So we will soon be free of Brussels red tape, able to make our own decisions and in control of our borders. Instead of buying stuff from overseas, we can make it here. Made by Brits for Brits. It sounds good, in simple soundbites. But when we lift the lid of Pandora’s Brexit Box, what do we see?

I was recently asked to represent the automotive technology industry at a Westminster briefing for MPs. Held in one of the beautiful Westminster committee rooms, it brought together views from many industries, revealing the complexity of the Brexit jigsaw and the conflict between pieces fighting for the same space.

Take ‘why not make it here?’ as an example. While that’s possible for some products, for many it will just compound the problem.  First, if you have a capital-intensive facility like high-precision heat treatment, it needs a constant flow of work to deliver a reasonable pay-back. That means customers in all the major European countries. So even if you did have a plan to close your expensive facility, sack your carefully trained workforce and build a shiny new one somewhere else, why would you locate it in the UK and introduce a border and customs red tape between your facility and the majority of your customers?

Maybe low capital manufacturing could come here to serve just the UK market? Currently these facilities tend to be in low cost countries such as Morocco that have free trade agreements with the EU. Their governments provide substantial incentives to locate your factory there, employing their affordable but relatively low skill workforce to make labour-intensive products such as wiring harnesses. Leave the EU and you leave Morocco’s FTA too, so suddenly you have a border, probably tariffs and certainly customs and tax administration that ads cost, complexity and risk.

Let’s say you do bring a downsized wiring plant to the UK and put an advertisement in the paper for energetic and committed employees. We learnt at the parliamentary meeting that there is already a shortage of people eager to work in largely manual production activities. The food industry representative told us about a factory where 70 percent of the employees are immigrants because they can’t recruit enough people in the UK. The farming representative told us of crops rotting in the fields, unpicked because of a shortage of labour. Introduce the immigration controls promised by the Brexiteers and you slash today’s already too-small workforce. Then re-shore low-skill manufacturing and you increase demand for that shrunk workforce. Who is going to make the wiring harnesses?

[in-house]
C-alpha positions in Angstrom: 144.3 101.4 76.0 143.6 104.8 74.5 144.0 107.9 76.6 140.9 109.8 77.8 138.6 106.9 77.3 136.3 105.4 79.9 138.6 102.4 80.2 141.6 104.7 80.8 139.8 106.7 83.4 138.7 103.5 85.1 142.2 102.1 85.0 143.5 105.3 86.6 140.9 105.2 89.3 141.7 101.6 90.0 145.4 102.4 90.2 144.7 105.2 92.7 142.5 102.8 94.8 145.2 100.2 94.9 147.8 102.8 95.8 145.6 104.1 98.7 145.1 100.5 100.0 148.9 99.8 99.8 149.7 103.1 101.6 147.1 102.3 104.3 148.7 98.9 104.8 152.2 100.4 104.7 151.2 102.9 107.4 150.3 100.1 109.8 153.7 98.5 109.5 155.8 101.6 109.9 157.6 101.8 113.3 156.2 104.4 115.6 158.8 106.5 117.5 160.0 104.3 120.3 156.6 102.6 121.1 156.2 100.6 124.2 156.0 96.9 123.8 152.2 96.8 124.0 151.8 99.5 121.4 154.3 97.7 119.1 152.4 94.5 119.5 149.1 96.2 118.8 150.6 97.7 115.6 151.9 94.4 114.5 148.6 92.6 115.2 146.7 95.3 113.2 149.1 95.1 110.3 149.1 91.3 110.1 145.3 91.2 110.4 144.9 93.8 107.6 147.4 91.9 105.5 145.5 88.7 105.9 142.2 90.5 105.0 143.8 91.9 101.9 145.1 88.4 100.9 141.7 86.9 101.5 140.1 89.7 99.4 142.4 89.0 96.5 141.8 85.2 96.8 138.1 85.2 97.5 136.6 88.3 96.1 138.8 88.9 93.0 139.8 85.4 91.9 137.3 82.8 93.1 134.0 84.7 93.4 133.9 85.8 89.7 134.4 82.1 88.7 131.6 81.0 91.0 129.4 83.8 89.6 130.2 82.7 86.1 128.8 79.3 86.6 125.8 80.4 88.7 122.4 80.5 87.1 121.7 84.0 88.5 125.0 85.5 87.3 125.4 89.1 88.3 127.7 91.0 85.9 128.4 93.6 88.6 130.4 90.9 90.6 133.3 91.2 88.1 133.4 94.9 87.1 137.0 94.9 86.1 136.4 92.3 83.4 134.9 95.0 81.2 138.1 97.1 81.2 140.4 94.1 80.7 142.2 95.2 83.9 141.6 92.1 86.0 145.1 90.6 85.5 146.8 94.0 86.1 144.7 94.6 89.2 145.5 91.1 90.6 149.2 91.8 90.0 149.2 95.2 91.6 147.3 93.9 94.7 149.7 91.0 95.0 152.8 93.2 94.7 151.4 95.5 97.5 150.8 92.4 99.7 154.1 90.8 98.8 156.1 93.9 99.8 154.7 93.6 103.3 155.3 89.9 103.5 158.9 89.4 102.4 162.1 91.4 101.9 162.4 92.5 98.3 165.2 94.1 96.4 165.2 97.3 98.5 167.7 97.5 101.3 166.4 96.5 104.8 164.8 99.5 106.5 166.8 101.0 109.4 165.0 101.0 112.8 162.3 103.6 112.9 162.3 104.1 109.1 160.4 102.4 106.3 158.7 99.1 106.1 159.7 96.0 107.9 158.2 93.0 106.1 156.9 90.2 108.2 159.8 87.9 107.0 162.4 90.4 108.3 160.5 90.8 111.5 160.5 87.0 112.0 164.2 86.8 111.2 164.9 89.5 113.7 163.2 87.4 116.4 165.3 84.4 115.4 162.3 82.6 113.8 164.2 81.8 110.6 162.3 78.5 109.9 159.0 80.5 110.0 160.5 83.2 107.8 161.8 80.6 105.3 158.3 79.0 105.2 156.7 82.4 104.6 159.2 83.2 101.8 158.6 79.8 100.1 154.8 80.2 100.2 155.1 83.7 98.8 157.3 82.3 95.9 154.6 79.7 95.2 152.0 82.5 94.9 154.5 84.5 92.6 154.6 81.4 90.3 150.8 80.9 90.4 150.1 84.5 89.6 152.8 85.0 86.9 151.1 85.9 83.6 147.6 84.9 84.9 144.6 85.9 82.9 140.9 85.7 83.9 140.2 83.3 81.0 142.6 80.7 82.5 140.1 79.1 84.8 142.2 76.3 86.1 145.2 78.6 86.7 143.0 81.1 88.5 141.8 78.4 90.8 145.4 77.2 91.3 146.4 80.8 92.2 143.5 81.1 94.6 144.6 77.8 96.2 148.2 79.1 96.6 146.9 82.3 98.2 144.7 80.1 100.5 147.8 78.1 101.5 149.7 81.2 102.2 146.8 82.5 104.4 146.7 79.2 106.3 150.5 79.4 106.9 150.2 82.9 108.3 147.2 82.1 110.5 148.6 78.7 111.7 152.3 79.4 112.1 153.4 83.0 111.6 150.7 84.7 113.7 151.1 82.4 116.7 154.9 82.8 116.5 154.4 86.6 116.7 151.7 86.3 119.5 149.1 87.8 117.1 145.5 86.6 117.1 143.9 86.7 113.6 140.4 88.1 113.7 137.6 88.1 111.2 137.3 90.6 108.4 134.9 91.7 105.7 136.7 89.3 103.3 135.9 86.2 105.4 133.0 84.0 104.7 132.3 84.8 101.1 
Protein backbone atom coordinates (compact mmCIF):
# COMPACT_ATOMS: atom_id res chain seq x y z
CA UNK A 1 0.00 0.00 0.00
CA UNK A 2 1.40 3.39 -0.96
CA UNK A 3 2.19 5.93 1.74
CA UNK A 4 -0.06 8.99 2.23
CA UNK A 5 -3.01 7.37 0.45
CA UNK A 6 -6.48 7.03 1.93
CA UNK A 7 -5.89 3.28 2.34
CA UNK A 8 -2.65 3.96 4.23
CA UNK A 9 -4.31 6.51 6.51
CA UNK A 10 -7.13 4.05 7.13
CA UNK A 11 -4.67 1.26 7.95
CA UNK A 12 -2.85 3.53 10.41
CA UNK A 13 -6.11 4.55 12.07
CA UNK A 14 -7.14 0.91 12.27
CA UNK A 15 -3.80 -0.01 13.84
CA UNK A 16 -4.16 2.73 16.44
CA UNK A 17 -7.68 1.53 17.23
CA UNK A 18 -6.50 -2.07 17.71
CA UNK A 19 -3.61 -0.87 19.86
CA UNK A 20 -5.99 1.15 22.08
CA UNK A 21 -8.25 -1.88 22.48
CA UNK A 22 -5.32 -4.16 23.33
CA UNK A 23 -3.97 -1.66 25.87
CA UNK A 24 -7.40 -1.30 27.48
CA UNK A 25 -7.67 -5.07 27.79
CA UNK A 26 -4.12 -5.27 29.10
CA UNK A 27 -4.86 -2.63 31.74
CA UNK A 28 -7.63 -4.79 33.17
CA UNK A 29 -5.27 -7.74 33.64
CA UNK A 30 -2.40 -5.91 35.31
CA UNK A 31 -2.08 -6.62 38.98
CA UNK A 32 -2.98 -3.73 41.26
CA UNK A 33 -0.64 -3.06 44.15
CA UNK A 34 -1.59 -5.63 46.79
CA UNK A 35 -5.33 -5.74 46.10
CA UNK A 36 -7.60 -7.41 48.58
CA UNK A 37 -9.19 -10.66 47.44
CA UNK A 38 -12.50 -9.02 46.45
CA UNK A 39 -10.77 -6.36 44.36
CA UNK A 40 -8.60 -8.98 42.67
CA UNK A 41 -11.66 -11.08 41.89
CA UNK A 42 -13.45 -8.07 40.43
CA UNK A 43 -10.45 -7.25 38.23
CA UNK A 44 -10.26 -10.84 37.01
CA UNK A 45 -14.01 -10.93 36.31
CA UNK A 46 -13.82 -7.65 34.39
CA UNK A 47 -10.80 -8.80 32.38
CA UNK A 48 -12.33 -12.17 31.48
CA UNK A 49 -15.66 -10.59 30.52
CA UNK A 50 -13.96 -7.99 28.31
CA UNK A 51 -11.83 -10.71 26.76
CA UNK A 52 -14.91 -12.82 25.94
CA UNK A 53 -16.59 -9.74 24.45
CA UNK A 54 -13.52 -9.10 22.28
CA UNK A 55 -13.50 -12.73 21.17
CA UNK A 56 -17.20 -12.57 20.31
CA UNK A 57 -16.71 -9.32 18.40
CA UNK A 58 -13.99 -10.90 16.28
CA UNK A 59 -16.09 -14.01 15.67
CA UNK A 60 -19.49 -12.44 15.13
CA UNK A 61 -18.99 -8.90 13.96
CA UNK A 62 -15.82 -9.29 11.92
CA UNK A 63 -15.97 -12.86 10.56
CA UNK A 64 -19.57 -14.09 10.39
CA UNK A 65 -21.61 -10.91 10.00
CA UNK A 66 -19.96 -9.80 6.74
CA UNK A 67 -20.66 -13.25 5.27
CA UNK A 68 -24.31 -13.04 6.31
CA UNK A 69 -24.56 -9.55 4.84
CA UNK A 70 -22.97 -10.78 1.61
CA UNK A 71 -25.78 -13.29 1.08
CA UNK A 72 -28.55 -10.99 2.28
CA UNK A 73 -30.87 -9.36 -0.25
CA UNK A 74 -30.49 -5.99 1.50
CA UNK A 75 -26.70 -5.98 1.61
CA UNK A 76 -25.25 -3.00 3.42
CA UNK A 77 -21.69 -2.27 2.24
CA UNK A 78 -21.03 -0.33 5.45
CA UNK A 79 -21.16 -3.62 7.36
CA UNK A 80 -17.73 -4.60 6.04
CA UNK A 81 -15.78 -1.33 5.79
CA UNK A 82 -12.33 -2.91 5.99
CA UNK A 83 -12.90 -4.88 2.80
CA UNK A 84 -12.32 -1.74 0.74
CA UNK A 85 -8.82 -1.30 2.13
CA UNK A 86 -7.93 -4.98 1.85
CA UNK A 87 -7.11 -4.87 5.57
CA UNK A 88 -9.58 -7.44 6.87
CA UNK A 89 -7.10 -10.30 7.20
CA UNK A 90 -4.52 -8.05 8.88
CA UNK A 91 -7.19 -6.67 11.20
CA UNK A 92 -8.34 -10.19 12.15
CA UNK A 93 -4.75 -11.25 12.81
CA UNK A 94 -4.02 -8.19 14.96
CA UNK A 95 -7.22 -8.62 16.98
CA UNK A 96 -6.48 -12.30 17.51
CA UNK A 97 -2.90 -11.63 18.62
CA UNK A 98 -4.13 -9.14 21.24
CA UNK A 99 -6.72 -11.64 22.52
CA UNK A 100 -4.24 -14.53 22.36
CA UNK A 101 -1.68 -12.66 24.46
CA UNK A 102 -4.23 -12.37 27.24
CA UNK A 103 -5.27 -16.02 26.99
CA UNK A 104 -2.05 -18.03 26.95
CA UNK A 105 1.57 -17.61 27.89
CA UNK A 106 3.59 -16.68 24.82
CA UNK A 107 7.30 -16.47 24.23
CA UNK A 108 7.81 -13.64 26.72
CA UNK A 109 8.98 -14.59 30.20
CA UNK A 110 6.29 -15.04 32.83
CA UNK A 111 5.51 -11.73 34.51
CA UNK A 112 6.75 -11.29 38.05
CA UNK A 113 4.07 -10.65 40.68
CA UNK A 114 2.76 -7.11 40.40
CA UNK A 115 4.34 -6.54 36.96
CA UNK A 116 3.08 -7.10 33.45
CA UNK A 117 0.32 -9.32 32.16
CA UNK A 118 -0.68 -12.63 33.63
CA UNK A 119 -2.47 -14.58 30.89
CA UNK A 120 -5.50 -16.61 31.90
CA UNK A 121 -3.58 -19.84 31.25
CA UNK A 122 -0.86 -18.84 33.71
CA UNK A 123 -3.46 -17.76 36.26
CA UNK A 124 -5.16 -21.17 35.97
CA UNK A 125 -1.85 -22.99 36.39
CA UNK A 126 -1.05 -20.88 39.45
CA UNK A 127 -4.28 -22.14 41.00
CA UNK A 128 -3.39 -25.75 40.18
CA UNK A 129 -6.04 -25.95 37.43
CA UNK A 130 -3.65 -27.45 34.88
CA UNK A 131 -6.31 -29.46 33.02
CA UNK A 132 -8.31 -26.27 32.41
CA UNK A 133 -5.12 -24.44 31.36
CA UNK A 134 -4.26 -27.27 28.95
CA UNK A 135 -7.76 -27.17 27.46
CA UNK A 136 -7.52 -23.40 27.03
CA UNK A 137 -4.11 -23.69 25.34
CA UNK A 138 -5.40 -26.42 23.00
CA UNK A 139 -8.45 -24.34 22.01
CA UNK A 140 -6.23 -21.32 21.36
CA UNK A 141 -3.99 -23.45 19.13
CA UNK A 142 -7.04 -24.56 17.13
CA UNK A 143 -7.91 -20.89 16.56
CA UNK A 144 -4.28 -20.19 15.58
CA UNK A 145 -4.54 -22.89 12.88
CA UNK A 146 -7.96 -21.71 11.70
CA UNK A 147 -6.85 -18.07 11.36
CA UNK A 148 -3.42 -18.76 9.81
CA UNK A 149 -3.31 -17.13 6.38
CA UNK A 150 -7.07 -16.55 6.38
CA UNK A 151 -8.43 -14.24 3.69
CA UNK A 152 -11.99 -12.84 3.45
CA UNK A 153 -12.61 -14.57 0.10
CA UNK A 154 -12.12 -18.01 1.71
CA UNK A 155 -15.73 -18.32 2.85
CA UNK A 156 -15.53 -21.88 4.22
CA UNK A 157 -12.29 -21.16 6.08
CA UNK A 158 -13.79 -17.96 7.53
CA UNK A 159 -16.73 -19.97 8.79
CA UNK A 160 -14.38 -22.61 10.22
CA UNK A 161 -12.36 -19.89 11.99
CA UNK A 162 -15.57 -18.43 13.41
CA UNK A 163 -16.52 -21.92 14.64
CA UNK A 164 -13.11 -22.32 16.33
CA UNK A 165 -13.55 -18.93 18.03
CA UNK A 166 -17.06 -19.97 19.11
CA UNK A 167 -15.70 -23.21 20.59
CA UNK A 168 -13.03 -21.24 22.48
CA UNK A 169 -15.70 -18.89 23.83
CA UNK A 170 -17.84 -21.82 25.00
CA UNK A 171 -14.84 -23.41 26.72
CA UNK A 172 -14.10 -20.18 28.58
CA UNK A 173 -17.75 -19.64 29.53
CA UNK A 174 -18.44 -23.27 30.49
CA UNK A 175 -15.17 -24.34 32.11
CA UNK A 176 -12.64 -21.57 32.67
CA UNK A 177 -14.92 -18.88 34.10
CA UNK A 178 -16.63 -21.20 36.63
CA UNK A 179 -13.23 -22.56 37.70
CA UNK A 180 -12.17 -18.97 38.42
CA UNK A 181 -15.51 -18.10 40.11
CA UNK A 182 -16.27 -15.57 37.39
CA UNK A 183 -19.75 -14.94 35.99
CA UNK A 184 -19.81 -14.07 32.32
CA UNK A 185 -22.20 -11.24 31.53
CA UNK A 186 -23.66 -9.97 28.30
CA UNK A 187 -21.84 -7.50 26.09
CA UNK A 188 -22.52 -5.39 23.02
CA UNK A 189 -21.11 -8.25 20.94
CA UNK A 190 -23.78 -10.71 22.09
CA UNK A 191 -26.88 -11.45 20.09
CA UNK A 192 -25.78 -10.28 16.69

To bring the plants back here, we would also have to offer financial incentives comparable to the development areas in low cost countries. The government says its vision is to transform Britain into a world-leading centre of innovation and high-skill jobs, but the opportunity cost of tax breaks for low skill employment is less money for education and for delivering the high-skill vision.

So we leave the wiring plant in Morocco and the heat treatment plant in Germany and hope that there will be ‘frictionless trade’. That means a lot more than no tariffs. Do you remember when every company had an export department to sort out the paperwork for selling overseas? The cost of customs can be considerable, not to mention the risk and delays.

A digital border like Canada’s portal for road cargo into the US sounds like a perfect solution, but can you name a single large, complex, public IT project that has been brought in on time and to budget, working perfectly? The time window for delivering to a production line is typically two hours and stopping a line can cost around £300,000 per minute, while your customer’s purchasing team is keeping an eye on your delivery record, sharpening its weapons for the next price negotiation.

Red Tape? Yes, it can be very effective at holding down costs. In my time in this industry, one of the biggest areas of cost reduction has been the increasing volumes of each platform that have been achieved by globalisation. Today, European manufacturers sell similar vehicles in every major market. That’s partly enabled by increasing harmonisation of regulations, such as those for crash performance and emissions. If we decide that the UK can free itself from harmonisation with these standards, we have to be very careful not to throw away the cost advantage that harmonisation provides. Developing, validating and homologating separate components for the UK and for the rest of the world ads unwelcome cost that makes our exports less attractive. It wouldn’t take much divergence for some models built in the UK to not be available to British customers.

Technology suppliers typically create 70 percent of the value of a car. When discussing Brexit, we need to discuss that 70 percent too.

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